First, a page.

Translator Disclaimer
16 August 2021 Armored Scales (Hemiptera: Diaspididae) and Their Parasitoids on Hass Avocado (Persea americana Miller) in Two Municipalities of the State of Mexico, Mexico
Carlos Lázaro-Castellanos, Hector González-Hernández, Jesús Romero-Nápoles, Laura D. Ortega-Arenas, Armando Equihua-Martínez, Salvador Ochoa-Ascencio
Author Affiliations +
Abstract

Armored scales and their parasitoids were collected and identified from avocado orchards in 2 municipalities of the state of Mexico; the population fluctuation and parasitism of the 3 most abundant armored scales also were determined. The armored scales species (Hemiptera: Diaspididae) identified were Hemiberlesia cyanophylli (Signoret), Davidsonaspis aguacatae (Evans, Watson, & Miller), Diaspis nr. coccois (Lichtenstein), Hemiberlesia lataniae (Signoret), and Hemiberlesia rapax (Comstock); as well as the associated parasitoids Encarsia aurantii (Howard), Encarsia citrina (Craw), Encarsia gaonae (Myartseva & Evans), Encarsia lounsburyi (Berlese & Paoli), Aphytis proclia (Walker), Coccobius averini (Myartseva); Coccobius juliae (Myartseva), Coccobius mariae (Myartseva) (all Hymenoptera: Aphelinidae), Signiphora falcata (Woolley & Dal Molin); Signiphora fax (Girault), Signiphora flavella (Girault), Signiphora mexicana (Ashmead) (all Hymenoptera: Signiphoridae), and Plagiomerus diaspidis (Crawford) (Hymenoptera: Encyrtidae). Some species from both groups constituted new distribution or host records in Mexico. Armored scale population densities generally increased per orchard and type of avocado tree structure from Oct to Apr, depending on the phenology of the avocado trees. The percentage of parasitism and adult parasitoid emergence varied according to their armored scale host population density. Most of the parasitoids emerged from armored scales collected from branches (82), followed by armored scales collected from fruits (59), and leaves (18).

The state of Mexico is the third largest avocado (Persea americana Miller; Lauraceae) producer in Mexico. In 2018, it comprised about 5% of the total area (10,458 ha) planted with avocados in Mexico and produced about 5% of the national production, equivalent to 97,806 tons (SIAP 2018). Avocado production in the state of Mexico included 29 municipalities, of which Coatepec Harinas was the largest producer, and together with Villa Guerrero made up nearly 26% of the area planted, with a production volume of 29,694 tons, representing 27.3% of the state total (SIAP 2018). Several avocado cultivars can be found in these municipalities, such as ‘Mexican' (native), ‘Fuerte,' ‘Hass,' and ‘Hass-Jimenez,’ among others. In recent yr, the Hass cultivar has increased in importance, with more areas planted, and more demand in national and international markets. In these municipalities, the irrational use of certain wide-spectrum insecticides in commercial avocado plantings can affect the natural enemies of armored scale insects, resulting in an increase in pest populations (Lázaro-Castellanos et al. 2012). In recent yr, some armored scale species have begun to arise as economically important recurrent pests in several avocado orchards in the state of Mexico. Moreover, the presence of new species may represent a quarantine concern for various countries due to the possible introduction and establishment of these species and the damage they may cause (Evans & Dooley 2013). Armored scales often are efficiently regulated by natural enemies (Rosen 1973), especially parasitoids (Lázaro-Castellanos et al. 2012). In Mexico, except for the work done in Michoacán by Lázaro-Castellanos et al. (2012), there is not enough information on the natural enemies of armored scales on avocado and their potential use in biological control programs. The objectives of the present research were (1) to identify the species of armored scale insects and their parasitoids in commercial avocado plantings of 2 municipalities in the state of Mexico, and (2) to determine the population fluctuation of the most abundant armored scale species, as well as to obtain the percentage of parasitism in each of the armored scale species.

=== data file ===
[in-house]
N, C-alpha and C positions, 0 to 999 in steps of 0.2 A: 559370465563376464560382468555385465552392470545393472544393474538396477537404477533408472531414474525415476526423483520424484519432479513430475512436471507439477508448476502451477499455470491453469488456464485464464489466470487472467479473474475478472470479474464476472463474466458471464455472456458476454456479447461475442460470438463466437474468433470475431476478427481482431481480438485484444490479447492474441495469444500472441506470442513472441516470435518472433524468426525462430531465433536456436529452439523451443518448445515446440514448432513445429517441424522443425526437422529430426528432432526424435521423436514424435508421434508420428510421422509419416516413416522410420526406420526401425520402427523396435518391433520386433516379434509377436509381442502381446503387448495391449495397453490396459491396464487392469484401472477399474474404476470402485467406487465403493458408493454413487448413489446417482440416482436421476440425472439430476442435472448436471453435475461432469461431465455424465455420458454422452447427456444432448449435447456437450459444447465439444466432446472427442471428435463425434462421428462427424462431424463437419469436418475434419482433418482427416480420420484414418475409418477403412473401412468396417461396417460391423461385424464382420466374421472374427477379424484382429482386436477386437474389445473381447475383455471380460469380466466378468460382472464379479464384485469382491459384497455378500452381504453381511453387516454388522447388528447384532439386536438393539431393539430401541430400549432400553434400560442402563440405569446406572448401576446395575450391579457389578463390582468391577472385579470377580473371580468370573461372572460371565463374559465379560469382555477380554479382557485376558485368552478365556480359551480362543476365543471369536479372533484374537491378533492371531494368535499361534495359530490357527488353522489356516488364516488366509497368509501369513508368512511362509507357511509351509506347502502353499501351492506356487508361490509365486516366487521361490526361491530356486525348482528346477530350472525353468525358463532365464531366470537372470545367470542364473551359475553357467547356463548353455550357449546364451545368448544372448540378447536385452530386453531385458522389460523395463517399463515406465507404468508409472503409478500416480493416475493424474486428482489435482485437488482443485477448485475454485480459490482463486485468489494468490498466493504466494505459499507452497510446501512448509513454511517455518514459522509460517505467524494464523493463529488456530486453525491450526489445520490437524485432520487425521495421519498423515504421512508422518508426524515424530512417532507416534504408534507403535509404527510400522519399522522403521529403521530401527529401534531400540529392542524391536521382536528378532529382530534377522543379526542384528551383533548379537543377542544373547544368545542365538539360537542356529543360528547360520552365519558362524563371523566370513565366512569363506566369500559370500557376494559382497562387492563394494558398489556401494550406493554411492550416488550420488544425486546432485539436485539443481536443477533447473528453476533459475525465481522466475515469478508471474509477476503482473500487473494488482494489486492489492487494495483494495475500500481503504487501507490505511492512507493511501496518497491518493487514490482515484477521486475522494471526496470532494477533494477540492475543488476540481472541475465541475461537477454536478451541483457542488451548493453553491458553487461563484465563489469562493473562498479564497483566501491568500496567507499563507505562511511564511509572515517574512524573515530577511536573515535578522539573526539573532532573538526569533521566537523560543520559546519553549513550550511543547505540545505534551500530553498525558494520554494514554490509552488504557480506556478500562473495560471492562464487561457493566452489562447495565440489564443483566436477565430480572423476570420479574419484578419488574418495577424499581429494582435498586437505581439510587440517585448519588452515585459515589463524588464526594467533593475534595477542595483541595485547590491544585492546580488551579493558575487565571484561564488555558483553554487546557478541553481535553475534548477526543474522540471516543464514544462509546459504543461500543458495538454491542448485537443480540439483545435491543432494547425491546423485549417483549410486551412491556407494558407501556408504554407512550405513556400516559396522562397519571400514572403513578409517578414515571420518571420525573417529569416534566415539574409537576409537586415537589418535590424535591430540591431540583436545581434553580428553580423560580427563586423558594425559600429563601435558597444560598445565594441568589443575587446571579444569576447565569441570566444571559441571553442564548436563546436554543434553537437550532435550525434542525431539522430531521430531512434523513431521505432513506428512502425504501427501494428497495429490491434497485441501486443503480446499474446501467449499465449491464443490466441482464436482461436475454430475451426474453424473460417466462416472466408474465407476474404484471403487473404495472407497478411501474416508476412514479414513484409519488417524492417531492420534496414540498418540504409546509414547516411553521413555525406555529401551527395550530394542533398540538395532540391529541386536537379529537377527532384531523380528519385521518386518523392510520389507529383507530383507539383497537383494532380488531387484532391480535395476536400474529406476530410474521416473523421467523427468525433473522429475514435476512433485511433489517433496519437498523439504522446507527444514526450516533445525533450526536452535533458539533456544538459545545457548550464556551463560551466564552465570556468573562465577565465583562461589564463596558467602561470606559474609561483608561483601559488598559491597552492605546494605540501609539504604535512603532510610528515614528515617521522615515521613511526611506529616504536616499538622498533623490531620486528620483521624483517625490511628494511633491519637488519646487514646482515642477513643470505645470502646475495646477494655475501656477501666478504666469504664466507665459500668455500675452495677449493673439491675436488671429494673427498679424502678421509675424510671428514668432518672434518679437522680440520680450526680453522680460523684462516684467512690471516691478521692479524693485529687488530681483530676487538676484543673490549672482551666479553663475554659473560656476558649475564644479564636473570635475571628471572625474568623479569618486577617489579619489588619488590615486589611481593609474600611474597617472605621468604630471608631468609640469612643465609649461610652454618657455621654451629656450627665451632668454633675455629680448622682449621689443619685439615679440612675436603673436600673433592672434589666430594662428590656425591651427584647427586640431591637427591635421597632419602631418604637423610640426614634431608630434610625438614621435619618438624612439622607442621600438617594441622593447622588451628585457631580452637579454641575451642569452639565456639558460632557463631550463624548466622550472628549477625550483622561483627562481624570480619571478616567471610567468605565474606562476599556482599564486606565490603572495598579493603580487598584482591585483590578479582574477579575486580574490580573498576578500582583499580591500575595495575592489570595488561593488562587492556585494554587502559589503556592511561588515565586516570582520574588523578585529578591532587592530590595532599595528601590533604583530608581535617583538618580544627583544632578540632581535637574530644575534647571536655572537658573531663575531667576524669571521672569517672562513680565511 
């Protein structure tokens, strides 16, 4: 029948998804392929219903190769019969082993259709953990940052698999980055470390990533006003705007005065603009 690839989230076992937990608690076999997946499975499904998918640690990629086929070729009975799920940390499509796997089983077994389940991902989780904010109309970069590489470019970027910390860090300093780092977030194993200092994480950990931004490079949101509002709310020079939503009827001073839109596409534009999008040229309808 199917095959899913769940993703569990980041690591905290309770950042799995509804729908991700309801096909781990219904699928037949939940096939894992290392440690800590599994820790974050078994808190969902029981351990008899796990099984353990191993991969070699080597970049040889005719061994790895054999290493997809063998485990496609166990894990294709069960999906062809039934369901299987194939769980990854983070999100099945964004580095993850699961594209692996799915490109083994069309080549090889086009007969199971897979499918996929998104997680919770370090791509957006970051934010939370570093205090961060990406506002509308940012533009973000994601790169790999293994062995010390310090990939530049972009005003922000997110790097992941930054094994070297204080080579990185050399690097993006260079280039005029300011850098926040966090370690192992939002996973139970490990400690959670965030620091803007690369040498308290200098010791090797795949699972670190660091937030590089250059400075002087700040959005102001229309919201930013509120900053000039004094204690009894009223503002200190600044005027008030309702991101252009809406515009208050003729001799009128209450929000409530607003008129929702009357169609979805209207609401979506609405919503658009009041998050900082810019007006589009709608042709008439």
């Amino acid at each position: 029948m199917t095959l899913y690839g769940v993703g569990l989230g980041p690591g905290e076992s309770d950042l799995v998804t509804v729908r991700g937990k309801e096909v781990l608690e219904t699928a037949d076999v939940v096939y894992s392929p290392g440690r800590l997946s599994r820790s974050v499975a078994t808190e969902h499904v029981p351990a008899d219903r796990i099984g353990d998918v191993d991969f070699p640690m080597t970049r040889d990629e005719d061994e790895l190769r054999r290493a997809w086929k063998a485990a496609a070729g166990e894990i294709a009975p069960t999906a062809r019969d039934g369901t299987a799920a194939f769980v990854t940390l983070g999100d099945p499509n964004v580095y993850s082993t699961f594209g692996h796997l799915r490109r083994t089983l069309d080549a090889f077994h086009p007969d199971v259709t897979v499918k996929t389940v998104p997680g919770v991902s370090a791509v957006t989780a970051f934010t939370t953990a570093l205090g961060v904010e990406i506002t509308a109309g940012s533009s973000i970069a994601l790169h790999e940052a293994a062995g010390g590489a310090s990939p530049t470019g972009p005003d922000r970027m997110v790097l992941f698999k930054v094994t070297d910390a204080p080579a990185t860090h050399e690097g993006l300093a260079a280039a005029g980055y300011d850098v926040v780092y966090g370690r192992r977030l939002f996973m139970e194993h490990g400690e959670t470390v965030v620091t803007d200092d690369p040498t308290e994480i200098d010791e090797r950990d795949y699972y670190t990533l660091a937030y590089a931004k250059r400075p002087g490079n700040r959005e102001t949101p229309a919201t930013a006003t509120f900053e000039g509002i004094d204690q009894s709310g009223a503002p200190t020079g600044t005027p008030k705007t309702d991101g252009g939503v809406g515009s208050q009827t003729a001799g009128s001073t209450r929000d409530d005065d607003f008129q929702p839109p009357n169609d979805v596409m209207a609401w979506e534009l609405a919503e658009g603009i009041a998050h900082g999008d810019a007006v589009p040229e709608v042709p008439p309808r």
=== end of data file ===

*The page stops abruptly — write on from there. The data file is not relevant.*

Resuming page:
Materials and Methods

Four avocado orchards were selected in the municipalities of Coatepec Harinas and Villa Guerrero. Three orchards were planted with avocado cv. Hass and the other with cv. Hass-Jimenez at Salvador Sánchez Colín Foundation, Coatepec Harinas, Estado de México, Mexico (CICTAMEX, S.C.). The orchards were under conventional agronomic management, and each was geo-referenced (Table 1). In each orchard, 10 trees were selected randomly and marked with a yellow ribbon for monthly samplings. The host substrates evaluated were branches and fruits where the populations were constant during the sampling period. The samplings were conducted from May 2017 to Apr 2018, but on fruits the sampling was done from Jul 2017 to Apr 2018 since from May to Jun 2017, fruits were not present in the orchards.